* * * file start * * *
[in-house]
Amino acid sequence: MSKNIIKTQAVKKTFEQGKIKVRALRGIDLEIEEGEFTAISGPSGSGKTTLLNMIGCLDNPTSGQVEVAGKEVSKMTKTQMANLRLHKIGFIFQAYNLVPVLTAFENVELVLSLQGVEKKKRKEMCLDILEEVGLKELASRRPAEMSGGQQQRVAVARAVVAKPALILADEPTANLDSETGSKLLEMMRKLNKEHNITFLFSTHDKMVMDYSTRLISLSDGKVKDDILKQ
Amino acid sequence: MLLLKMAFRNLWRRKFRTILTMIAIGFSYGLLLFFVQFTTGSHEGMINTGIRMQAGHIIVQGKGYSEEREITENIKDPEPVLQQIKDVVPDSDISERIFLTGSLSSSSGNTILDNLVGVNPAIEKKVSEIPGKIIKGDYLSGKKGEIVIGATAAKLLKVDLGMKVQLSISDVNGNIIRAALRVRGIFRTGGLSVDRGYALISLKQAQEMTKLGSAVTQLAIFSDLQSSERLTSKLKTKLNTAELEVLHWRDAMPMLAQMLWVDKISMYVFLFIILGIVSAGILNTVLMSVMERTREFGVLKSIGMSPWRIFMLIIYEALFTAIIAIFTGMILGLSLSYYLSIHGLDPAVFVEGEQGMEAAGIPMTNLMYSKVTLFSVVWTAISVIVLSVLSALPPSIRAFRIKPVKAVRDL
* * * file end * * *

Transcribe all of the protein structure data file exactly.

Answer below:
[in-house]
Amino acid sequence: MSKNIIKTQAVKKTFEQGKIKVRALRGIDLEIEEGEFTAISGPSGSGKTTLLNMIGCLDNPTSGQVEVAGKEVSKMTKTQMANLRLHKIGFIFQAYNLVPVLTAFENVELVLSLQGVEKKKRKEMCLDILEEVGLKELASRRPAEMSGGQQQRVAVARAVVAKPALILADEPTANLDSETGSKLLEMMRKLNKEHNITFLFSTHDKMVMDYSTRLISLSDGKVKDDILKQ
Amino acid sequence: MLLLKMAFRNLWRRKFRTILTMIAIGFSYGLLLFFVQFTTGSHEGMINTGIRMQAGHIIVQGKGYSEEREITENIKDPEPVLQQIKDVVPDSDISERIFLTGSLSSSSGNTILDNLVGVNPAIEKKVSEIPGKIIKGDYLSGKKGEIVIGATAAKLLKVDLGMKVQLSISDVNGNIIRAALRVRGIFRTGGLSVDRGYALISLKQAQEMTKLGSAVTQLAIFSDLQSSERLTSKLKTKLNTAELEVLHWRDAMPMLAQMLWVDKISMYVFLFIILGIVSAGILNTVLMSVMERTREFGVLKSIGMSPWRIFMLIIYEALFTAIIAIFTGMILGLSLSYYLSIHGLDPAVFVEGEQGMEAAGIPMTNLMYSKVTLFSVVWTAISVIVLSVLSALPPSIRAFRIKPVKAVRDL